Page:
Trivia / Eraserhead

  • Author Existence Failure: Not David Lynch, but original cinematographer Herb Cardwell died midway into the production under mysterious circumstances.
  • Big Name Fan: Alternative rock pioneers The Pixies frequently performed the "In Heaven" song at their gigs.
  • Development Hell: Due to troubles with funding and cast availability, this movie took five years to film. There's a scene where Henry walks through a door; his entering and exiting the door were shot a year apart.
  • Dyeing for Your Art: Jack Nance had to keep his famous haircut throughout production, essentially through the early half of the seventies.
  • No Budget: The film was made on a budget of $20,000.
  • Shrug of God: Lynch refuses to offer any clues for authorial intent, and pointedly refuses to discuss how the Baby was made.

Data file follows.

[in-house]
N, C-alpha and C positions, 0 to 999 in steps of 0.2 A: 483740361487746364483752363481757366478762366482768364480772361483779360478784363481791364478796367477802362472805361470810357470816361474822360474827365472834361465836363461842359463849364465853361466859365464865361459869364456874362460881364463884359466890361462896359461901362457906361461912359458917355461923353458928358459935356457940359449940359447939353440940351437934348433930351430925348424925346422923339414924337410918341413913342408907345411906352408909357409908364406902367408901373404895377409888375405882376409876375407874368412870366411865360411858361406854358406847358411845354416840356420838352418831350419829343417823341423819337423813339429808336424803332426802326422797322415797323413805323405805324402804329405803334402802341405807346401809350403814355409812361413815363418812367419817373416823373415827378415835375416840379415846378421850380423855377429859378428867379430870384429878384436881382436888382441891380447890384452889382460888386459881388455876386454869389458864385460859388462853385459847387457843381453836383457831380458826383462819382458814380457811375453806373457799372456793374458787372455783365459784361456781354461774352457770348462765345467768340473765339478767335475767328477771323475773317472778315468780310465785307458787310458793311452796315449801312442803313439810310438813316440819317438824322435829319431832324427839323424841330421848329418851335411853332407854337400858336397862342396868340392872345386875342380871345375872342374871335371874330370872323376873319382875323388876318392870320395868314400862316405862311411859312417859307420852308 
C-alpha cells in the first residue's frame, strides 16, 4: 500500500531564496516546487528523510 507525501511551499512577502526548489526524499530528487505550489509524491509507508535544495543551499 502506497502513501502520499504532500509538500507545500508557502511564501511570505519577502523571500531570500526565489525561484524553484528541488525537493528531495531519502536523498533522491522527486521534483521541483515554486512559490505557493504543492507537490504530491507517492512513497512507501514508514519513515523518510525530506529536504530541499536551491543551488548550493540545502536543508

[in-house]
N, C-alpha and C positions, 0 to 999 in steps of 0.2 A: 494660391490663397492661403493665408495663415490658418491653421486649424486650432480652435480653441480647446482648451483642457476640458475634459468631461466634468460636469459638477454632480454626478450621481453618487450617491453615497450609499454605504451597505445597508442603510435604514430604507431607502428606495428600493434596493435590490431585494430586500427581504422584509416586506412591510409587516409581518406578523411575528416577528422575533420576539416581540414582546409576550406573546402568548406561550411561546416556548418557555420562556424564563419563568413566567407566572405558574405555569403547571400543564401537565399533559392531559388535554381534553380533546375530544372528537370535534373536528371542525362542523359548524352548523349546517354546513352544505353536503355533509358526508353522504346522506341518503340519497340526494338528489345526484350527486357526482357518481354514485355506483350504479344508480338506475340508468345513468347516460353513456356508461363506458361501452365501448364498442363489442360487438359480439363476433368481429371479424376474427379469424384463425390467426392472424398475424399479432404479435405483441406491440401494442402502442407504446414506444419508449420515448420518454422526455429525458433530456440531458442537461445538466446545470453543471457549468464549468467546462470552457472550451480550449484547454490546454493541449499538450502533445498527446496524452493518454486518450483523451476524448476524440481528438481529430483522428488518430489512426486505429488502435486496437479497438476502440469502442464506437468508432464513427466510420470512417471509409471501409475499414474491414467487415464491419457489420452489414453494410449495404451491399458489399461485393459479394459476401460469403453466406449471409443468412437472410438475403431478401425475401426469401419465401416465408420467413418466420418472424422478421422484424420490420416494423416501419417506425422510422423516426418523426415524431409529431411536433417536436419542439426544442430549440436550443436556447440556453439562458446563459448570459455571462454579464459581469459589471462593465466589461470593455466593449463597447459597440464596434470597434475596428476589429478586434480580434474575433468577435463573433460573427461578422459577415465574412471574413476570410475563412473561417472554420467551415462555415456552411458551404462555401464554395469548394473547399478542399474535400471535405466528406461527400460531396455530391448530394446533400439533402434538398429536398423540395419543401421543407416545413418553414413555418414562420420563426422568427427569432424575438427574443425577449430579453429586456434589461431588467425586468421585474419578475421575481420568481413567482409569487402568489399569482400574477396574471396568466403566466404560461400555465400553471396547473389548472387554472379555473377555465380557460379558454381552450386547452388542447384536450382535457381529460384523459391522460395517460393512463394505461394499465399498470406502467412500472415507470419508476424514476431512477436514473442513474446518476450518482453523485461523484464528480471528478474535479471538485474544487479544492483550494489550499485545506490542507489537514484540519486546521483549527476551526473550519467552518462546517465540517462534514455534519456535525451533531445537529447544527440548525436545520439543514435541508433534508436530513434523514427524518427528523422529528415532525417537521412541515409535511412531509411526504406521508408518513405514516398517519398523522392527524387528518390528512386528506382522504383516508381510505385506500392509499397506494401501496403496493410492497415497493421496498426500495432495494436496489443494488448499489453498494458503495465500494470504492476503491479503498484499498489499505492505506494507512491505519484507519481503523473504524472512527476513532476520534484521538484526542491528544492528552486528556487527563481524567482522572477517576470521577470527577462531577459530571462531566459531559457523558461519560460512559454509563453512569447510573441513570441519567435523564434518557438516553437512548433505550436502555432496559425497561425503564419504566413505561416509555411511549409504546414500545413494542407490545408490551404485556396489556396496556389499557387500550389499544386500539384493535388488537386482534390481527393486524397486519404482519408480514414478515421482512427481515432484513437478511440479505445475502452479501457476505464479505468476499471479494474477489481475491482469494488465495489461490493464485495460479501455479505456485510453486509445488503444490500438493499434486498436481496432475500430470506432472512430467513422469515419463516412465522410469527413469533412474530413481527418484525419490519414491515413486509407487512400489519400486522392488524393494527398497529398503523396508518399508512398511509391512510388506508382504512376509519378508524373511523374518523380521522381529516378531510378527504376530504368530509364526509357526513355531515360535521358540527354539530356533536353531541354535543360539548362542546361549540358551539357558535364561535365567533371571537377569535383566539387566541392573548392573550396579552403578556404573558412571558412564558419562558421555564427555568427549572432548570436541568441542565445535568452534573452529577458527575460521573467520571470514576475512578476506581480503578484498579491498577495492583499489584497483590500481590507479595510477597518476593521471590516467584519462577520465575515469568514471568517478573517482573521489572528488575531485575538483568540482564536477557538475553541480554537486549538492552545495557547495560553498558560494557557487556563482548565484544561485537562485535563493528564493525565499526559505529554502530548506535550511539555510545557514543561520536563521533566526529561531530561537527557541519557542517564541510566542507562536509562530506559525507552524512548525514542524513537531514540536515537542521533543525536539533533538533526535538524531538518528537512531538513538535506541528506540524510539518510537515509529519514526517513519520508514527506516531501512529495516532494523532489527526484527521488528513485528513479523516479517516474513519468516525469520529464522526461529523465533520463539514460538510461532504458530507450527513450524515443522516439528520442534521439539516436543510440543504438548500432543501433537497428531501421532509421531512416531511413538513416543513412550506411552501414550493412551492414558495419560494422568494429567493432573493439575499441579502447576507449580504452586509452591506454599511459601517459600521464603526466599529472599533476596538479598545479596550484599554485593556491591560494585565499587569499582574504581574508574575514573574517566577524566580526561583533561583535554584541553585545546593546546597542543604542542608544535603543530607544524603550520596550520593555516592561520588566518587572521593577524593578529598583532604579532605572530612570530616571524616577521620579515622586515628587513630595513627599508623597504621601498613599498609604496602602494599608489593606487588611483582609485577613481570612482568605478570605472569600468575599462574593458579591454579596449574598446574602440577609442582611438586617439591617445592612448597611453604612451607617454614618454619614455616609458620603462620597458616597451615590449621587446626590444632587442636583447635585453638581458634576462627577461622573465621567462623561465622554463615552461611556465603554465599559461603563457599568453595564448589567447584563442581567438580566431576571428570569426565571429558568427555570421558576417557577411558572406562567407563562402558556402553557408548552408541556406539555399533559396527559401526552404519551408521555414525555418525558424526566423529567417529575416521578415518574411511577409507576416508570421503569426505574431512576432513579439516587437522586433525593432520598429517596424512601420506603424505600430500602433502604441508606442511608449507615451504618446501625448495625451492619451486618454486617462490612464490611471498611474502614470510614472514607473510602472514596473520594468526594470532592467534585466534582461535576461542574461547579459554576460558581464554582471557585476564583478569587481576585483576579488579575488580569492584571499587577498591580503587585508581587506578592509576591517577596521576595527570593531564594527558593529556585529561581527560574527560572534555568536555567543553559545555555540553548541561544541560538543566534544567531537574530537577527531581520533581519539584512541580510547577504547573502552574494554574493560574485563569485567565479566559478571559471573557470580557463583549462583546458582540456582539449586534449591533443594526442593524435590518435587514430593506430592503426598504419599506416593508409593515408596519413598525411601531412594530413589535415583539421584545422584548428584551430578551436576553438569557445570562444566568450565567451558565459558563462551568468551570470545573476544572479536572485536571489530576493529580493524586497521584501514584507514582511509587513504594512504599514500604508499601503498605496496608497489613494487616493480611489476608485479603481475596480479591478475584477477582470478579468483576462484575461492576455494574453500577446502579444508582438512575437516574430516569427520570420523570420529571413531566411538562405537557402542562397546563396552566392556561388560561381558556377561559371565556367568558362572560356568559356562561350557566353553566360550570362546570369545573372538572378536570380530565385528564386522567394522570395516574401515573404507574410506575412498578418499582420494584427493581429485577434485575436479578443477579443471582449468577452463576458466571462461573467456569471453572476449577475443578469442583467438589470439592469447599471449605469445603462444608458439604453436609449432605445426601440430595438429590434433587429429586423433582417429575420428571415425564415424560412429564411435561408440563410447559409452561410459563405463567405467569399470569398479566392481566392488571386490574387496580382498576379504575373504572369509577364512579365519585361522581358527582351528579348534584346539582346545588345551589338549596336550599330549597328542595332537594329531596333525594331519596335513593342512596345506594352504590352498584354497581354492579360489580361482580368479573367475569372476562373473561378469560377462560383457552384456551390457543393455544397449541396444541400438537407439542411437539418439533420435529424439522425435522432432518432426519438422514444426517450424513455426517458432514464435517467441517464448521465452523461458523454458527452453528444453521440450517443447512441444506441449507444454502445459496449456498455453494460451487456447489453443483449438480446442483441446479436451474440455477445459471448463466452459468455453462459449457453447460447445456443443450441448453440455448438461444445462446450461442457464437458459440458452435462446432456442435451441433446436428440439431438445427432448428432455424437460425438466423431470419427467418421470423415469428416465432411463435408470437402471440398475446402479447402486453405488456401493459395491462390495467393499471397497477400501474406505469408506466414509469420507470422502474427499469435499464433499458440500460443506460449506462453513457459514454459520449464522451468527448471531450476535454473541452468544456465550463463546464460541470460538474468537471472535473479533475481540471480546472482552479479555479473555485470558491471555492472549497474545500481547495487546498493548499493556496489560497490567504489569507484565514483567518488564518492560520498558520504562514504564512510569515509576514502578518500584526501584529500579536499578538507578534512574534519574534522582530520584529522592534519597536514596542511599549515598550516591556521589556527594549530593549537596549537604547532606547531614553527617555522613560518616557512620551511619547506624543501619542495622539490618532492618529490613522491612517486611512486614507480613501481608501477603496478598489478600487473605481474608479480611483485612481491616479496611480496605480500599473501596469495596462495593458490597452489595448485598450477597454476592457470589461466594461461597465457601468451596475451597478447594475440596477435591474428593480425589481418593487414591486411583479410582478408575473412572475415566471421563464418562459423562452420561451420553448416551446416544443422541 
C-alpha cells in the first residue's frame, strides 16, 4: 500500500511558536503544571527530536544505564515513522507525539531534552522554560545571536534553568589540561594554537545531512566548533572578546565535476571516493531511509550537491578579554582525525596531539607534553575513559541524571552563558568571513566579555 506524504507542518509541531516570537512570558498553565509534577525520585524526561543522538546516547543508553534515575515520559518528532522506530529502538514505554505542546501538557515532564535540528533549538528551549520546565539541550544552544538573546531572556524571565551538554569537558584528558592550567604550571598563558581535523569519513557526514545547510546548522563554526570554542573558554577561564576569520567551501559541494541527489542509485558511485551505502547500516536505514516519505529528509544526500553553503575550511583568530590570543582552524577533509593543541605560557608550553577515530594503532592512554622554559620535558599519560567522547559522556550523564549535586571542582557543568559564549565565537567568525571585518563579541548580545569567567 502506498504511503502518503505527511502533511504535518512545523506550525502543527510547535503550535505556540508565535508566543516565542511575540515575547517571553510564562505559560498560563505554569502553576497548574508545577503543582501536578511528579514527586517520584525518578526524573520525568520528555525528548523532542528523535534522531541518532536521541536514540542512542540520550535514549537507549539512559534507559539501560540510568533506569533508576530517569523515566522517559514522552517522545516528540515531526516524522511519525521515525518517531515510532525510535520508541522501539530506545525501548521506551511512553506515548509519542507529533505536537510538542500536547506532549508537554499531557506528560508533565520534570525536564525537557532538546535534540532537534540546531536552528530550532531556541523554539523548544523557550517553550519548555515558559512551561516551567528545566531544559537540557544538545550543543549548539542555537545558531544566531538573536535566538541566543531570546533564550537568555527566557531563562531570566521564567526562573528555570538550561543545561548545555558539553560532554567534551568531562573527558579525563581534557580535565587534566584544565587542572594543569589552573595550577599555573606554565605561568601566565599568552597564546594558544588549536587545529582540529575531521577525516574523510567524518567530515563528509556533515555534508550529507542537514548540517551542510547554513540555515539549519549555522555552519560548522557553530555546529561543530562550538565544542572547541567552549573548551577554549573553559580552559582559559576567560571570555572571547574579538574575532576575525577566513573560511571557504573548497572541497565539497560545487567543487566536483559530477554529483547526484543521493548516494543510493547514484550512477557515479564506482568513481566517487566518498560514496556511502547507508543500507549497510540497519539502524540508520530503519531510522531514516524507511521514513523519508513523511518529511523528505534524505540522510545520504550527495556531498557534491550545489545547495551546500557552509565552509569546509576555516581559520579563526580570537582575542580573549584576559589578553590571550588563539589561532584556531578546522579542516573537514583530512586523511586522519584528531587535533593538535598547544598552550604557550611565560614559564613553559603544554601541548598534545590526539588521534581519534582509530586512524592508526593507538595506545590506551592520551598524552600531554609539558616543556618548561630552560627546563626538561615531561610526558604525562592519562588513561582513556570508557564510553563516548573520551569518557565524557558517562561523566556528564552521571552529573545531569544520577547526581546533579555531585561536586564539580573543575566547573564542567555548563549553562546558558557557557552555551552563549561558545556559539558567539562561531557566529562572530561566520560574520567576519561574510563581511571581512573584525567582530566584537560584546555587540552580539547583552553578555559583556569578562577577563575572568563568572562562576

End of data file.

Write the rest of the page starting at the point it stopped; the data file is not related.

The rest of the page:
• Here's one website with an interesting new interpretation of the film. In this interpretation, it has to do with conquering fear (such as Lynch's fear of crime/Philadelphia and the conquering the concept of Sex Is Evil/shame) and that Eraserhead can be interpreted as something optimistic, pro-sex & positive, rather than a grim tale of unwanted parenthood and infanticide. It's a decent theory, since killing an infant is not something that would warrant the embrace of the heavenly radiator lady.
  • Troubled Production: No studio would fund this film due to its unusual plot and Lynch's lack of experience, so he had to rely on funds from the AFI, as well as friends and family. Because of these financial troubles, filming was intermittent — it took five years, and sets had to be repeatedly assembled and disassembled. While its critical reception was initially mixed, the film was praised by several other filmmakers (including, but not limited to Mel Brooks, Stanley Kubrick, and John Waters), which kickstarted Lynch's career.
  • Write What You Know: Apparently, David Lynch's wife was pregnant with their first child when he was coming up with this. Considering that this runs fully on Nothing Is Scarier, and the amount and type of symbolism in this film...